We have four steps here. The first would be to make a list of seed semantic and branded terms. We will see how that looks like in a minute. Then we need to make a list of competitors, but not just, "My direct competitors are three, I know them and these are the ones that I would like to examine and analyze," no. We need to make a list of competitors from an organic search and a business standpoint. We will see what this means in a minute. Then we need to identify keywords by using search intent modifiers on a keyword research level. Sorry. By using the seed semantic and branded terms on a content gap level, we will see how that looks like as I'm going to jump off this presentation and share some screenshots, sorry about that. Last part at least, we need to assign different attributes because let's not forget that we need to be in the position to evaluate and prioritize these keywords that we IDE identified as opportunities, in order to say that these are the ones that we will focus on and we will cover as part of our cure strategy.
Let's get started with the first one, which is seed semantic and branded terms. Let's not forget the hypothetical scenario that we saw in the beginning. When it comes to seed terms, it could be anything like proofing, markup, review, approve, approval, annotation, feedback, video, PDF, image. These terms are tightly connected to the products capabilities, what the product can do. Now, let's take us a step further and let's talk about semantic terms. Where I would say that of course we are and we want to be as close to the product as possible, but at the same time, we need to open up things a bit and talk about website and web because as we saw earlier, one of our audiences are web development companies design, ux, workflow, collaboration, project, process and so on and so forth.
Then we have branded terms. We split them into two categories. As you can see in the first little column that we have here, we include tools that could be used, could be leveraged, could be part of the, let's say, daily professional life of our target audience, like Figma for example. Adobe XD, Webflow, Contentful, Shopify, Squarespace, Sitecore, GitHub, and so on and so forth. At the same time, we need to make a list of branded terms from our direct and indirect competitors like Markup io, Atarim, ProjectHuddle, GoVisually, Markup Hero, Frame.io, ProofHub, Wipster, and so on and so forth. We made all this, which is the basis of what's going to follow.
Then we need to make a list of, as we said, and as per our process of competitors, and we have two categories when it comes to competitors. We have organic search competitors, who are all the websites whose audience and organic visibility have an overlap with our website and the organic visibility we want to develop. This is extremely important because you can't assume that the only brands and websites that you will compete against when you will start creating content on or rolling out pages, are your direct and indirect business competitors. As we saw earlier, especially for SaaS companies and especially for some keyword types, things become way more complex. You have to compete with review sites, magazines, publications, affiliates, and so on and so forth. You need to map all these and you need to take them into account when it comes to conducting your keyword research.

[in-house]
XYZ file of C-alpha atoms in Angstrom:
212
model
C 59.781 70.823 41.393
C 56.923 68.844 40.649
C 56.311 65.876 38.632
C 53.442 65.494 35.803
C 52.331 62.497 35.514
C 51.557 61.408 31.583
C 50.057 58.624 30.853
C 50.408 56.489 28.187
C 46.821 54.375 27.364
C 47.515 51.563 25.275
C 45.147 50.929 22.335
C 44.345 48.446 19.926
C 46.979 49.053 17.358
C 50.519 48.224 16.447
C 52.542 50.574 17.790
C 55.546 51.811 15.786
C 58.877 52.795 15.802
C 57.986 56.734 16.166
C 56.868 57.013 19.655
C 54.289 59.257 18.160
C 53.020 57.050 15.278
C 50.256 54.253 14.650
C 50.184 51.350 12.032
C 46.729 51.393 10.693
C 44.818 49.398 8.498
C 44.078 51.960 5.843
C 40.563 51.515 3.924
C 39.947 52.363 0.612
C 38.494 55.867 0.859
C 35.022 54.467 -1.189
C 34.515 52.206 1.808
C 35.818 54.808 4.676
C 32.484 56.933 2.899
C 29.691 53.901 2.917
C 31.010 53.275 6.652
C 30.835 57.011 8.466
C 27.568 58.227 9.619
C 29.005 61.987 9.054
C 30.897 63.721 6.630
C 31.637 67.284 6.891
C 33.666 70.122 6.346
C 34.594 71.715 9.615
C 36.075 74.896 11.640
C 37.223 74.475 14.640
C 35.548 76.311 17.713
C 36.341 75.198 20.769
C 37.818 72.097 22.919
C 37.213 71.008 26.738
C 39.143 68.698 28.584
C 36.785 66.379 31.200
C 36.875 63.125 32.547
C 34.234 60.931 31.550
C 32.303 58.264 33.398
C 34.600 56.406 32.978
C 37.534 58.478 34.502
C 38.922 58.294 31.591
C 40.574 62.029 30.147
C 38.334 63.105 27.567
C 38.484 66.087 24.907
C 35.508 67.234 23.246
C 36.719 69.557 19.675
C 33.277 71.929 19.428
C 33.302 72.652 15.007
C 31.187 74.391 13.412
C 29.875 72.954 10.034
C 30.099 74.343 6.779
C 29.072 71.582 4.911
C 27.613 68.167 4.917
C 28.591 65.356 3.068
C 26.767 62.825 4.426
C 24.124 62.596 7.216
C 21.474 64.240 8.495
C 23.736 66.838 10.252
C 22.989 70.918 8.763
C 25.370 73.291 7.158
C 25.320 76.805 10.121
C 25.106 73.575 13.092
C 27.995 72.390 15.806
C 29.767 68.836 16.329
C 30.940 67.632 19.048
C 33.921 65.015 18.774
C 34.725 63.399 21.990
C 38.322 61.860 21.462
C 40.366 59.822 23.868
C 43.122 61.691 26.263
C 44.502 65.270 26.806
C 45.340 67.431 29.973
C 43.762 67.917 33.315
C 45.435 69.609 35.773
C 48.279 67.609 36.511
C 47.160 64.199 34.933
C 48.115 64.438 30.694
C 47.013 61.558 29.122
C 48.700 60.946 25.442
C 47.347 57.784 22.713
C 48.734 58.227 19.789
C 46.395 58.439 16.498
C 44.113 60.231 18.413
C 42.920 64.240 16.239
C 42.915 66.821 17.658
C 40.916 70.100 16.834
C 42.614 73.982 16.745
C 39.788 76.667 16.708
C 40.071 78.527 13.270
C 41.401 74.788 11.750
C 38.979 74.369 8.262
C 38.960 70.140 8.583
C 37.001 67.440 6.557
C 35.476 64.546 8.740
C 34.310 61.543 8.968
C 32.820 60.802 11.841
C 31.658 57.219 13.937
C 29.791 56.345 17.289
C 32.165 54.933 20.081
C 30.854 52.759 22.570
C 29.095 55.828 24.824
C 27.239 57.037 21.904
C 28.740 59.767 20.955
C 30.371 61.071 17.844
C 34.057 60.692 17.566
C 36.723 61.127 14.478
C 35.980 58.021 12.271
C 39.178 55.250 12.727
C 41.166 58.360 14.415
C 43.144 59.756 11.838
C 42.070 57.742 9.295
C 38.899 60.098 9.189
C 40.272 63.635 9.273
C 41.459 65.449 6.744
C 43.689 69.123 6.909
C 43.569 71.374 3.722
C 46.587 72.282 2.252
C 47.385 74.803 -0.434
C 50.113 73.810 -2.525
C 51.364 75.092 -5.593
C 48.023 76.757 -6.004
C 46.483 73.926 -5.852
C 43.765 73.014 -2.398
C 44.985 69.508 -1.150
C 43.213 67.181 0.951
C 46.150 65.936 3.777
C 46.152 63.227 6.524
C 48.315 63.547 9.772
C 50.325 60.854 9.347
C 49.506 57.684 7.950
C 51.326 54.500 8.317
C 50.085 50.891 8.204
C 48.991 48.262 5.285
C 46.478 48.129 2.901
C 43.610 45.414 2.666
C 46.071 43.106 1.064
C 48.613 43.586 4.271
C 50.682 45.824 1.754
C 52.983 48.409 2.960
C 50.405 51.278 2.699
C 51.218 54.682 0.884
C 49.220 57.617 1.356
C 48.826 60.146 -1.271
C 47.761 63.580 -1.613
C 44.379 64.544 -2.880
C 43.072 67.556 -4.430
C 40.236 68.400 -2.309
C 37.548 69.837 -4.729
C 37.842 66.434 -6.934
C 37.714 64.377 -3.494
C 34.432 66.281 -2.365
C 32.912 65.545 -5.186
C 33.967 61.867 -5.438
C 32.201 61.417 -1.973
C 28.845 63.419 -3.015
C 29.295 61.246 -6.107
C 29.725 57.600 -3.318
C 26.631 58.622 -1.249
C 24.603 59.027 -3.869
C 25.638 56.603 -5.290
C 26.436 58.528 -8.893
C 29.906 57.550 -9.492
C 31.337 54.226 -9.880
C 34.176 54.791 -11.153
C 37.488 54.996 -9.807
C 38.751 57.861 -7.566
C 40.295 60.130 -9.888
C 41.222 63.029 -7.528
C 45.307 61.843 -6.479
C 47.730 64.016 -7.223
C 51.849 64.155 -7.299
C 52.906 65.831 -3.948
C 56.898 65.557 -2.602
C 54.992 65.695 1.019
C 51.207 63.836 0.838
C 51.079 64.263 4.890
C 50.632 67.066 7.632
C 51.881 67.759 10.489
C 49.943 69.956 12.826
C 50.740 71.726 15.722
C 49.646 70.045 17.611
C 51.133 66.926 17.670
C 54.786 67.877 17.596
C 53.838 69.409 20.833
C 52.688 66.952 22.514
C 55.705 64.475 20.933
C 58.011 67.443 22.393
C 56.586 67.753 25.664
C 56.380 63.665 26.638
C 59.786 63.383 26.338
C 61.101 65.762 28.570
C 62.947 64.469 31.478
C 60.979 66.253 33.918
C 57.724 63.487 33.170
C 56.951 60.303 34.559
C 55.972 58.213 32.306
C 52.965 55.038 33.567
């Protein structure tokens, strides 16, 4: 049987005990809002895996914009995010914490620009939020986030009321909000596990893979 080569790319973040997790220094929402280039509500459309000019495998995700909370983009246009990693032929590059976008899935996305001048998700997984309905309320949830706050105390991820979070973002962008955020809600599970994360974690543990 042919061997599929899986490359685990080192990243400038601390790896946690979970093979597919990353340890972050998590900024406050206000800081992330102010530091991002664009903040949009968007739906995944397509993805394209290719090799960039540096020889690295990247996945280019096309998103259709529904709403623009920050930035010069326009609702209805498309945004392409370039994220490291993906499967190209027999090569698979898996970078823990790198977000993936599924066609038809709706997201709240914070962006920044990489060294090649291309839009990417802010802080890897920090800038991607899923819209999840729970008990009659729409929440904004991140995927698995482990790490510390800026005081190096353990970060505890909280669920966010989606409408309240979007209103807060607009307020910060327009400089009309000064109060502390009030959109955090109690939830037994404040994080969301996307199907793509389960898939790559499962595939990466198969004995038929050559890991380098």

Then we have of course business competitors, direct and indirect. When it comes to making this list, as you can see here, organic search competitors, we will take everyone into account, Creative Bloq, Web Designer News, Design Inspiration, The Futur, 99Designs and so on and so forth. Now, we are not going to compete. We don't target the same customers with these brands, these publications, these magazines, but rest assured that somehow one way or another, you will compete with them against them on the search engine results pages. Of course you need to make a list of your business competitors and their websites because these are the websites that you will use when conducting keyword research.
Yeah, it's been recorded and of course there will be templates and Google slides and everything, so no worries at all. Let me example for a minute and get to Ahrefs. Full disclaimer, Ahrefs is also the sponsor of our podcast, The SaaS SEO Show. Of course we use them either way, but I just want to be honest with you. Let's start by what I said earlier, using brand names and having the assumption that some of these tools are being used by my potential audience. We added them in keywords explorer and we also added, in this example, some informational modifiers, search intent modifiers. You can see here that of course not all of these terms are going to be relevant and they're going to be the great opportunity that we need to produce a content piece or a page about, but rest assured that some will be.